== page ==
How the Shoulder Affects the Front Rack and How to Address It

By djpope

April 10, 2016

Front Rack, mobility, Shoulder

vaughnlift1Are you the guy who’s pinky slips out from under the bar during a max clean and jerk?  Do your wrists kill after thrusters?  Can’t even touch the barbell to your chest during push press?

You might have a front rack issue.  

The areas that are generally limited in a poor front rack will be:

  • The thoracic spine
  • The shoulder
  • The elbow
  • The wrist

We need adequate motion in all of these areas to front rack well.  I wanted to spend some time today to address the shoulder’s role in the front rack.  The reason I wanted to talk about this is because there appears to be some general confusion of the shoulder’s role in the front rack.  I’ve even heard people say that shoulder mobility is not important in the front rack because you only need 90 degrees of shoulder flexion for the front rack.  I really believe this couldn’t be further from the truth.  Let me explain…

Jerk-Rack-Full-GripIn the front rack we obviously need to get our elbows up.  This will require pure shoulder flexion.  However, we also need to get the hands out a bit wider then shoulder level.  This is going to require combined shoulder flexion and external rotation.  We also need to have a bit of scapular protraction in order to get the shoulder forward some to rest the barbell on.  Also keep in mind that if we have significant restrictions at the wrist, thoracic spine or elbow it will force more motion onto the shoulder.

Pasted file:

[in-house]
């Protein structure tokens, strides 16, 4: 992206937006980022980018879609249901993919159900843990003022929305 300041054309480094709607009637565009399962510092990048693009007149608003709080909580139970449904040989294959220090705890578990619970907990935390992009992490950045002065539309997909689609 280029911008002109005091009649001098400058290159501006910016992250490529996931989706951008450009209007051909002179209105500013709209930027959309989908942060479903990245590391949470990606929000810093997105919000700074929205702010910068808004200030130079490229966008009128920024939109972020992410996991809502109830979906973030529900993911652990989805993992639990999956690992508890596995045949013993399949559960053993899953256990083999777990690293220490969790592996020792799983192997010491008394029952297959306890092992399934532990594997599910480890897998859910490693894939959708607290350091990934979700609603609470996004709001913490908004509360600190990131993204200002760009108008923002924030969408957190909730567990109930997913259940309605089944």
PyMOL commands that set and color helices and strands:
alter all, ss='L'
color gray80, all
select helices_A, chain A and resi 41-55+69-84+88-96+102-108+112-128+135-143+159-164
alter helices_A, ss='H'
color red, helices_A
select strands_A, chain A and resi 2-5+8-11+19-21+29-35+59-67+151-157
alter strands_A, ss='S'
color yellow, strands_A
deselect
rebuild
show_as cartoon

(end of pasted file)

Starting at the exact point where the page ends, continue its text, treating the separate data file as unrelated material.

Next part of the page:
Having adequate motion in the shoulder will give us a nice strong platform in order to allow our lower body to help blast that barbell overhead.  Without this, we’ll be greatly limiting our ability to transfer force from the lower body to the upper body and move big weights.

So here are three quick exercises you can use use to get that shoulder inline and improve your front rack:

  1. This first drill promotes flexibility of the shoulder into combined flexion, external rotation and protraction.  Notice how with each breath I’m attempting to sink into my front rack position further.

Drill #2 reinforces this new range of motion we’ll be needing for the front rack actively.

Drill #3 puts it all together as we use this new range of motion and learn how to get the shoulder into the proper position for the front rack.

There you have it, how the shoulder effects the front rack and 3 easy drills to start correcting the issue.  Just keep in mind that the shoulder is only one part of the equation.  To be thorough you’ll have to clear all of the other parts of the chain.

Want to be able to get into a solid front rack position like Chad Vaughn?  Keep on the lookout on May 16th when Dr. Dave Tilley, myself and the rest of the power monkey fitness crew will be releasing a digital product “Monkey Method: Movement Essentials.   Sign up below if you want to be part of a special discount offer once it’s released:

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